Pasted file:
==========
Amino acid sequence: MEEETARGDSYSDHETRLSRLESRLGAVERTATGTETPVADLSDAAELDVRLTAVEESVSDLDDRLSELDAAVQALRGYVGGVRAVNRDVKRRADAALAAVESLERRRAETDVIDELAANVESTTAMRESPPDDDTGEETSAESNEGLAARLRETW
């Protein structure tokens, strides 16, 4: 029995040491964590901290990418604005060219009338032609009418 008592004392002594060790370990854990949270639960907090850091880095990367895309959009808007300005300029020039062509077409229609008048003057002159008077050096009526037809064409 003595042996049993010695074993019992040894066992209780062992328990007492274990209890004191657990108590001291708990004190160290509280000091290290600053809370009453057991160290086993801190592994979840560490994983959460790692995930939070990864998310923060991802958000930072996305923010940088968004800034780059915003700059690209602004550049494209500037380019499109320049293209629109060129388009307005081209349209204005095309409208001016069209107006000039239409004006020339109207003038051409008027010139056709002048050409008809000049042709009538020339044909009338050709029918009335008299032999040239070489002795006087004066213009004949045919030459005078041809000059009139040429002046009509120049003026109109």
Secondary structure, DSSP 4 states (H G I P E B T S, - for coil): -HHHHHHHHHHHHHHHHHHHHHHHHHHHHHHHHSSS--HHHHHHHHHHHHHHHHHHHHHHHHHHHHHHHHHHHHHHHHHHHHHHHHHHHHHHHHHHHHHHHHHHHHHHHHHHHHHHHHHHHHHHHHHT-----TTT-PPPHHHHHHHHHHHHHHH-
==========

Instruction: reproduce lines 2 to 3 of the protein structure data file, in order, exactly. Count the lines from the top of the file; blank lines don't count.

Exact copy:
């Protein structure tokens, strides 16, 4: 029995040491964590901290990418604005060219009338032609009418 008592004392002594060790370990854990949270639960907090850091880095990367895309959009808007300005300029020039062509077409229609008048003057002159008077050096009526037809064409 003595042996049993010695074993019992040894066992209780062992328990007492274990209890004191657990108590001291708990004190160290509280000091290290600053809370009453057991160290086993801190592994979840560490994983959460790692995930939070990864998310923060991802958000930072996305923010940088968004800034780059915003700059690209602004550049494209500037380019499109320049293209629109060129388009307005081209349209204005095309409208001016069209107006000039239409004006020339109207003038051409008027010139056709002048050409008809000049042709009538020339044909009338050709029918009335008299032999040239070489002795006087004066213009004949045919030459005078041809000059009139040429002046009509120049003026109109």
Secondary structure, DSSP 4 states (H G I P E B T S, - for coil): -HHHHHHHHHHHHHHHHHHHHHHHHHHHHHHHHSSS--HHHHHHHHHHHHHHHHHHHHHHHHHHHHHHHHHHHHHHHHHHHHHHHHHHHHHHHHHHHHHHHHHHHHHHHHHHHHHHHHHHHHHHHHHT-----TTT-PPPHHHHHHHHHHHHHHH-